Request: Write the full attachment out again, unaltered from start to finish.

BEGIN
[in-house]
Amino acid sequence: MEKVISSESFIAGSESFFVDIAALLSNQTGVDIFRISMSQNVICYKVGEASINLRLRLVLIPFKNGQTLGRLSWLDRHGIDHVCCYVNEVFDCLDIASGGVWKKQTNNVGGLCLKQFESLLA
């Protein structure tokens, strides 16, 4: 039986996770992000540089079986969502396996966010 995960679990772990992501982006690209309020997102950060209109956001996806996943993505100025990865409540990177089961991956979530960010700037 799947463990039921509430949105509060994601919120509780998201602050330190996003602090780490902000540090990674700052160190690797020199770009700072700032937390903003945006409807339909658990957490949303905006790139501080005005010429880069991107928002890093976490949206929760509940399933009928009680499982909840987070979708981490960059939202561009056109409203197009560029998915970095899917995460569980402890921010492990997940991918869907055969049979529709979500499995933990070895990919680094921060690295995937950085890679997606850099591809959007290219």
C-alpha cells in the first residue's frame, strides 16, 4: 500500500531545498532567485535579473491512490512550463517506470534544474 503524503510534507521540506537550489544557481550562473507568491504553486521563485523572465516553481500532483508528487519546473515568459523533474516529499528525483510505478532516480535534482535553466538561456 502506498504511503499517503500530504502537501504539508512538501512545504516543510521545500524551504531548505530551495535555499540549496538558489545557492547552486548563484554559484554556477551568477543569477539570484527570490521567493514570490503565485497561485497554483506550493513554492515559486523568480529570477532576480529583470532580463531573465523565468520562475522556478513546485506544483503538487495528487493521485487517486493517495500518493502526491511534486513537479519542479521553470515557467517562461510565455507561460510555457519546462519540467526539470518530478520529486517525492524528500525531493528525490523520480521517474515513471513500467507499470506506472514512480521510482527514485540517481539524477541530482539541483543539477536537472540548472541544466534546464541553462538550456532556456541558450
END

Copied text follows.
[in-house]
Amino acid sequence: MEKVISSESFIAGSESFFVDIAALLSNQTGVDIFRISMSQNVICYKVGEASINLRLRLVLIPFKNGQTLGRLSWLDRHGIDHVCCYVNEVFDCLDIASGGVWKKQTNNVGGLCLKQFESLLA
């Protein structure tokens, strides 16, 4: 039986996770992000540089079986969502396996966010 995960679990772990992501982006690209309020997102950060209109956001996806996943993505100025990865409540990177089961991956979530960010700037 799947463990039921509430949105509060994601919120509780998201602050330190996003602090780490902000540090990674700052160190690797020199770009700072700032937390903003945006409807339909658990957490949303905006790139501080005005010429880069991107928002890093976490949206929760509940399933009928009680499982909840987070979708981490960059939202561009056109409203197009560029998915970095899917995460569980402890921010492990997940991918869907055969049979529709979500499995933990070895990919680094921060690295995937950085890679997606850099591809959007290219």
C-alpha cells in the first residue's frame, strides 16, 4: 500500500531545498532567485535579473491512490512550463517506470534544474 503524503510534507521540506537550489544557481550562473507568491504553486521563485523572465516553481500532483508528487519546473515568459523533474516529499528525483510505478532516480535534482535553466538561456 502506498504511503499517503500530504502537501504539508512538501512545504516543510521545500524551504531548505530551495535555499540549496538558489545557492547552486548563484554559484554556477551568477543569477539570484527570490521567493514570490503565485497561485497554483506550493513554492515559486523568480529570477532576480529583470532580463531573465523565468520562475522556478513546485506544483503538487495528487493521485487517486493517495500518493502526491511534486513537479519542479521553470515557467517562461510565455507561460510555457519546462519540467526539470518530478520529486517525492524528500525531493528525490523520480521517474515513471513500467507499470506506472514512480521510482527514485540517481539524477541530482539541483543539477536537472540548472541544466534546464541553462538550456532556456541558450